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The Americans, by Chita Viragahavan.

April 18, 2015

The Americans, by Chita Viragahavan. HarperCollins, 2015.

A multi-character novel about immigrants and their families in the United States, most of them from India.

This novel is a composite of many stories. About twenty individuals hold the focus of its chapters. Their stories constantly interrupt each other, usually breaking in just as excitement builds. Some of their lives are interwoven, with various members of the same families giving differing accounts of the same events. Others seem totally unrelated until we discover that each has some connection to Tara, a single woman in her thirties, who is in America for a few months helping out her sister. Most of the characters are from India, but also included among them is a Jewish woman from Israel, a family from Mexico, and the reading notes of a black woman just starting college.

The author makes perceptive observations about life in America, showing how immigrants often break or lose the close ties they once had to their families.

Individually the stories are interesting, but together they become somewhat overwhelming. Some of the characters are rich and others poor; some are involved in dangerous activities, and they live all over the country. While the novel reveals an understanding of the diversity of immigrant life and a sympathy to its diversity, I found it tried to include too much. The constant shifting of place and character interfered with any attempt to deal with anyone adequately. I would have enjoyed the book more if it had been constructed more simply as a collection of short stories.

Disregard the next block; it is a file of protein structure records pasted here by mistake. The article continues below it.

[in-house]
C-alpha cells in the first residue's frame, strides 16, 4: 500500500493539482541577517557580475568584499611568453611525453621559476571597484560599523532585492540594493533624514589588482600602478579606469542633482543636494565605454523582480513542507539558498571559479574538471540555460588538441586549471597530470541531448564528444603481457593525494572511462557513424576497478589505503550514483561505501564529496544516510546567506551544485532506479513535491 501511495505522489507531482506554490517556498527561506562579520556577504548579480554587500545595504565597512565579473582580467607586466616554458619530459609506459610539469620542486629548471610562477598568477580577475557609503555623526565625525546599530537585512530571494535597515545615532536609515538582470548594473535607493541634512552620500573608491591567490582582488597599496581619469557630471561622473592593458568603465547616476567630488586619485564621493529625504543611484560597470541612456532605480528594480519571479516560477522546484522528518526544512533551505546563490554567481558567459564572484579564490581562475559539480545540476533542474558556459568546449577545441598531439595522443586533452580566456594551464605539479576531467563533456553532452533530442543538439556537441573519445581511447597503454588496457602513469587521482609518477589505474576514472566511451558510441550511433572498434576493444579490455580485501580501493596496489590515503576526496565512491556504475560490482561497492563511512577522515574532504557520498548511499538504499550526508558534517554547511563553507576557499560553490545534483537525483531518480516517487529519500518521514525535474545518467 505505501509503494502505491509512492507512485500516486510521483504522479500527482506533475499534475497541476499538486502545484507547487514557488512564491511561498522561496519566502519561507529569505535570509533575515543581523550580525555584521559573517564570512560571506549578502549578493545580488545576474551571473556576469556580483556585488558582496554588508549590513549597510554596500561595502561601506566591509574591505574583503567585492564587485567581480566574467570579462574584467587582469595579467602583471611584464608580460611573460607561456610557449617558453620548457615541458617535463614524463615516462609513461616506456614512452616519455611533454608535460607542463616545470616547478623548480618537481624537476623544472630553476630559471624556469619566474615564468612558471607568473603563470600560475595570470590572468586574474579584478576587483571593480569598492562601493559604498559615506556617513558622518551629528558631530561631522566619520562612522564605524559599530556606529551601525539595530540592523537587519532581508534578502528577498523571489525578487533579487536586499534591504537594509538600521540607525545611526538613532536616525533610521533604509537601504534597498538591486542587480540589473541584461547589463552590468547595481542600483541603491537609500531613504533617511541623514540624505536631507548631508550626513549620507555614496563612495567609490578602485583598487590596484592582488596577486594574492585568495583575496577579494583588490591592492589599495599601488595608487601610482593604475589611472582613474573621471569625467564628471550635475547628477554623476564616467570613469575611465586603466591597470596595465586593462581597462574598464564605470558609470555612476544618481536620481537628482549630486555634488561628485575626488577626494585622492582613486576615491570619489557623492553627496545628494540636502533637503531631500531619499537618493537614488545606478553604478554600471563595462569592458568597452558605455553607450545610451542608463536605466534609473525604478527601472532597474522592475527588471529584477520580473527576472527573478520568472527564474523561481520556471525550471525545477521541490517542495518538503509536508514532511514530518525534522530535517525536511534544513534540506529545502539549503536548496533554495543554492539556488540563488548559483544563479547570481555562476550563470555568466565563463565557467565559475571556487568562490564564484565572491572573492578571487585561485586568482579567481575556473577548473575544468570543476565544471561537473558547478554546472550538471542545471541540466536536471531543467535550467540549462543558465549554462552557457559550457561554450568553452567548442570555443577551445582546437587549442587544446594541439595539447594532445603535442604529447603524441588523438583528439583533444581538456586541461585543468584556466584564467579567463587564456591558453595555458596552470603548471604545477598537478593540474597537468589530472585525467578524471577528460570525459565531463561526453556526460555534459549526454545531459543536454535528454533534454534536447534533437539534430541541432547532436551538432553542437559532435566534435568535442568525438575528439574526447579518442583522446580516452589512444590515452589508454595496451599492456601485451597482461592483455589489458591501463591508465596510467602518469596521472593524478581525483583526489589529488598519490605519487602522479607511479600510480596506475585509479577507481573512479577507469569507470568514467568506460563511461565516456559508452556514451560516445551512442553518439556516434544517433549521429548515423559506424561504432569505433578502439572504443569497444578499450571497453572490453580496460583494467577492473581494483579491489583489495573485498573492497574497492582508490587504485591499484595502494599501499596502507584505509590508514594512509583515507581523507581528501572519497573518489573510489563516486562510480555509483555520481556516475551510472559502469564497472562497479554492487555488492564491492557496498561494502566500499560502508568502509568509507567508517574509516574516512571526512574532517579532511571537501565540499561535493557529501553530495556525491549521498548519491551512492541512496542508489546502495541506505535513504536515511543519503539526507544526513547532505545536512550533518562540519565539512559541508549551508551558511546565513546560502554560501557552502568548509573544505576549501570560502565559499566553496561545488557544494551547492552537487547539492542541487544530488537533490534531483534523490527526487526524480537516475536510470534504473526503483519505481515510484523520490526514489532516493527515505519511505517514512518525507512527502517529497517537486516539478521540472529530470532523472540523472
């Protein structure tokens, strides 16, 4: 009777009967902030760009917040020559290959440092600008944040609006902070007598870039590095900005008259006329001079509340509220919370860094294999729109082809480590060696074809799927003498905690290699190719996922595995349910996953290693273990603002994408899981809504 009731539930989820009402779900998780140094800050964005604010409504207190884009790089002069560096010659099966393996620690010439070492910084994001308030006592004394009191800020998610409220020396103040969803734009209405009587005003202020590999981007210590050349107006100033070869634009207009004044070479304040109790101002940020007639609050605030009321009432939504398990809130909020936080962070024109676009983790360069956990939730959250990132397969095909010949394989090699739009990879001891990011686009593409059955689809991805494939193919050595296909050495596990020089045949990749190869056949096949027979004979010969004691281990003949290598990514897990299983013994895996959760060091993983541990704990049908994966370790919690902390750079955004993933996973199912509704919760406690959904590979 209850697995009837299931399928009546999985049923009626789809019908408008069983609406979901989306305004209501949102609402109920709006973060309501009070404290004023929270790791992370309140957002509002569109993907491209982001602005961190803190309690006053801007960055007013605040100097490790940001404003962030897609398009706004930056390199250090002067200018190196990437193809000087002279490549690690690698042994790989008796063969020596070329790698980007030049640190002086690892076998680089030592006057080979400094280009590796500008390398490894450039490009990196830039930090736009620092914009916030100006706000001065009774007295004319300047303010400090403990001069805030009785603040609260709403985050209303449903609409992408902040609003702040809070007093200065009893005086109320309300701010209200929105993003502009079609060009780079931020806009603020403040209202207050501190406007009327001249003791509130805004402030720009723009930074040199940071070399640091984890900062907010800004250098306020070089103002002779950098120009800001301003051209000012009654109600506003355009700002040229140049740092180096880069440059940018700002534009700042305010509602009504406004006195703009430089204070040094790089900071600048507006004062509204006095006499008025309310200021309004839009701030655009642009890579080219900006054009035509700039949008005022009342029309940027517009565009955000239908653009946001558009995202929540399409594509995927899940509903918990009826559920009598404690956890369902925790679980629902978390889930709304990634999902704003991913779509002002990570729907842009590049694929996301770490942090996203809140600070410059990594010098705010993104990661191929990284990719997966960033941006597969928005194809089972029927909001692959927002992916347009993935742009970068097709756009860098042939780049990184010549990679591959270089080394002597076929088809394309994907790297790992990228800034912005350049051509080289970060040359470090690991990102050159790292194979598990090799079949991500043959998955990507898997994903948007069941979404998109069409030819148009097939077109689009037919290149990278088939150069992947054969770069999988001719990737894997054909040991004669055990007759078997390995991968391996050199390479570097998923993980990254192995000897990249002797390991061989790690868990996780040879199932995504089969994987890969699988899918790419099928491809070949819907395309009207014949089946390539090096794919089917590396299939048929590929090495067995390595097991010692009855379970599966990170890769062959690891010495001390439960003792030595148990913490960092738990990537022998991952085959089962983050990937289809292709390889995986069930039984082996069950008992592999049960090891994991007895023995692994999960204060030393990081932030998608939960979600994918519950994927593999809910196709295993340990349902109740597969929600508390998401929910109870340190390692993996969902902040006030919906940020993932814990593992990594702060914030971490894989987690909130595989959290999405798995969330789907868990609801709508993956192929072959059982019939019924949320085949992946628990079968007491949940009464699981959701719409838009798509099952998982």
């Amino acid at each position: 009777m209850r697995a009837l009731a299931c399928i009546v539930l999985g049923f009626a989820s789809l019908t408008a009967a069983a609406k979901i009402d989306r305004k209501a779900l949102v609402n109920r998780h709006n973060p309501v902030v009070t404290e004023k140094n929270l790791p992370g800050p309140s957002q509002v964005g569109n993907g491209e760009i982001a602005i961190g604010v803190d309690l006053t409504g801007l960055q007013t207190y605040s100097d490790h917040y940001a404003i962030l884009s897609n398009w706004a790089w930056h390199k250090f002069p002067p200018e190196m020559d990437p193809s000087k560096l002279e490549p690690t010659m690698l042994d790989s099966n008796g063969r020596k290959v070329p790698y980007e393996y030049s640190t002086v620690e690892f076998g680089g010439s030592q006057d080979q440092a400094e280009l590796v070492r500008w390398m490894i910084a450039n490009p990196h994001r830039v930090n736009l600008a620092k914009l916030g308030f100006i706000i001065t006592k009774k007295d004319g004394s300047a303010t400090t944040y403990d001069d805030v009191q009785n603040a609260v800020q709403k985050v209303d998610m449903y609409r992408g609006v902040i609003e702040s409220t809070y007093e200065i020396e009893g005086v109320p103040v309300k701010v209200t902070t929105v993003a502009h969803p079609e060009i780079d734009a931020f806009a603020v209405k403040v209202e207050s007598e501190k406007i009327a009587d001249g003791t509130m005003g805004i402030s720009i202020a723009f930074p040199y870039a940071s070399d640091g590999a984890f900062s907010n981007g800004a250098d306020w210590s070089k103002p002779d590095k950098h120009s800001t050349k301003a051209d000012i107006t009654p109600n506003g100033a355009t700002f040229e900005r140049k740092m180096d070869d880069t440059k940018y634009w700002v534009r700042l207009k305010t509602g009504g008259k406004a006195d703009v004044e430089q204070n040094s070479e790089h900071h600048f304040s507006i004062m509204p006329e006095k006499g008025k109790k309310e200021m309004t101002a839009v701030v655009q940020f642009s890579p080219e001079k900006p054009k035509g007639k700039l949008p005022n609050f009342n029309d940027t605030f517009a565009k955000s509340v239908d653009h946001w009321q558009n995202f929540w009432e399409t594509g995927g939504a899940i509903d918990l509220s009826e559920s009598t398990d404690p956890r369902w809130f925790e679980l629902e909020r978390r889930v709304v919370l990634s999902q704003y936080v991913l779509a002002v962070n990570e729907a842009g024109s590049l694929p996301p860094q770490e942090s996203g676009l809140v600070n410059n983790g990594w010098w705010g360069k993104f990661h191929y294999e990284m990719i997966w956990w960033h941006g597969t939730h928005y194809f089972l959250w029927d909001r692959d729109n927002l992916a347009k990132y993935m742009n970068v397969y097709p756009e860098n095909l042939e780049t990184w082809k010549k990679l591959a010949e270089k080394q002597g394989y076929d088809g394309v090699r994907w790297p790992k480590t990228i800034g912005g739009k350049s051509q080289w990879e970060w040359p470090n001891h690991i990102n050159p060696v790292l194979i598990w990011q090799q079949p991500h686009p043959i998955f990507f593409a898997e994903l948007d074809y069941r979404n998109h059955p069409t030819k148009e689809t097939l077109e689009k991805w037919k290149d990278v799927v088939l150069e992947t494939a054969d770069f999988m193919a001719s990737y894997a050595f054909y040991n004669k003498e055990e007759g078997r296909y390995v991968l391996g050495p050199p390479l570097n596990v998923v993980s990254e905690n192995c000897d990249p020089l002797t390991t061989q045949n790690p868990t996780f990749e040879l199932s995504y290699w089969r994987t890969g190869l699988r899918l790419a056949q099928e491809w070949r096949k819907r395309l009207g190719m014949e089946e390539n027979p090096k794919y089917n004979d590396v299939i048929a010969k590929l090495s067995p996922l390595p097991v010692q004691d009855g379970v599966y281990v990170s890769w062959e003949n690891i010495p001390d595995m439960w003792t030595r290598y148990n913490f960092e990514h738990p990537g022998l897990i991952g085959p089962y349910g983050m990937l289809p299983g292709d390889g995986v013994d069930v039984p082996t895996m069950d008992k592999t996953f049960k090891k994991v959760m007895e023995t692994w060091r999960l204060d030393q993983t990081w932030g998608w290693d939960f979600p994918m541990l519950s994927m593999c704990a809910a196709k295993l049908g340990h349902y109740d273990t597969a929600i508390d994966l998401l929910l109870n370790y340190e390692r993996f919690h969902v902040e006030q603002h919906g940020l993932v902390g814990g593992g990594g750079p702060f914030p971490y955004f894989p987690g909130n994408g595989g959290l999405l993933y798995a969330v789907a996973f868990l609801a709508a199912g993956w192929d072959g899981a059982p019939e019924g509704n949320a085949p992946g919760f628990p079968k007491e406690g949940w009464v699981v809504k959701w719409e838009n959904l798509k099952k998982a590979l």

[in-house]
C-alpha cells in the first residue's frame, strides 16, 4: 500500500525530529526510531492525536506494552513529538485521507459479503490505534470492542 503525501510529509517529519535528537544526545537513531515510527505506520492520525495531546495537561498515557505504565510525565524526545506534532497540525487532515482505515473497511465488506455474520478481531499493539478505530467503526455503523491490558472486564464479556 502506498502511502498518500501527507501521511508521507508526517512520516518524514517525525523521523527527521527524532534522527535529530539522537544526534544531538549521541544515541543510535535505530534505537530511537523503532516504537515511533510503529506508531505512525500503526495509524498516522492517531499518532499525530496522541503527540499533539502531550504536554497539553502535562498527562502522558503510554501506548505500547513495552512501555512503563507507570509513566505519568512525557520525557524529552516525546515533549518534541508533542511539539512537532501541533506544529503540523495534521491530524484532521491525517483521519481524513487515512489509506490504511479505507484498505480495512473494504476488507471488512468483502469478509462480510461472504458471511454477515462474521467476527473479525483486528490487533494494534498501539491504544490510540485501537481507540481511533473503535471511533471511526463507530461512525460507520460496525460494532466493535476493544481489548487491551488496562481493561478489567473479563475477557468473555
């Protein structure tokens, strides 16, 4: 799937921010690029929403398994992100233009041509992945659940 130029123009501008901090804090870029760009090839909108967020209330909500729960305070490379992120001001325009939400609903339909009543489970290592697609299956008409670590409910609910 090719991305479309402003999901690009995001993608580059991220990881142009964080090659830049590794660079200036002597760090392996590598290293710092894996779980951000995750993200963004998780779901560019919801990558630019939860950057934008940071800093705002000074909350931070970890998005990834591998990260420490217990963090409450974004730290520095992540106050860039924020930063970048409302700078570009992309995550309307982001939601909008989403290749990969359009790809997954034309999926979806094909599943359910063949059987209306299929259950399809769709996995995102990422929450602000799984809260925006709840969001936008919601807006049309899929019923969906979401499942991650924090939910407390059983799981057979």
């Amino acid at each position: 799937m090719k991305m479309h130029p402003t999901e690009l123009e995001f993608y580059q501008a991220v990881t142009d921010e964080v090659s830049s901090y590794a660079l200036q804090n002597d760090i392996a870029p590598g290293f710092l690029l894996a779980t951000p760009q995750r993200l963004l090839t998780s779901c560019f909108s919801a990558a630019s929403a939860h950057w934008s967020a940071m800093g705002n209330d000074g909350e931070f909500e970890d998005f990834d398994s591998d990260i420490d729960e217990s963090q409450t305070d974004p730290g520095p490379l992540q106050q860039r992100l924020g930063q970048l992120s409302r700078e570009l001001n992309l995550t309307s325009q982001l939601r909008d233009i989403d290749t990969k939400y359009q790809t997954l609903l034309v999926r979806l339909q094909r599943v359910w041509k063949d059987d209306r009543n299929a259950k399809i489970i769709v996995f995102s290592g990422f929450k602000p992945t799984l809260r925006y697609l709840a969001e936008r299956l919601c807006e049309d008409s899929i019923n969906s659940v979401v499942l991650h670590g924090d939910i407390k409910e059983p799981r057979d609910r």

This is the first novel by Chitra Viragahavan, a woman who has lived and taught in various cities in India as well as in Boston.

I recommend it to those looking for fiction about immigrants coming to American in the present.

4 Comments leave one →
  1. April 19, 2015 8:14 am

    Sounds like an ambitious novel that didn’t quite manage to do justice to all its characters. I love reading books with multiple narrators and see how they relate to each other, but I usually try to stay with less than five narrators. 20 is too much and the few books I’ve read with more than five narrators has never quite worked out for me.

    • April 21, 2015 11:33 am

      I totally agree. And there is something else I think matters; how skilled the author is. The multiple-voiced novels I like best are the ones where there is a strong clear connection between the accounts, such as when different people are responding to the same situation.

  2. April 22, 2015 4:14 pm

    As I was reading your review, sounds like the novel should have been short stories, then you nailed it! I guess trimming down the number of characters and their stories was hard for the writer.

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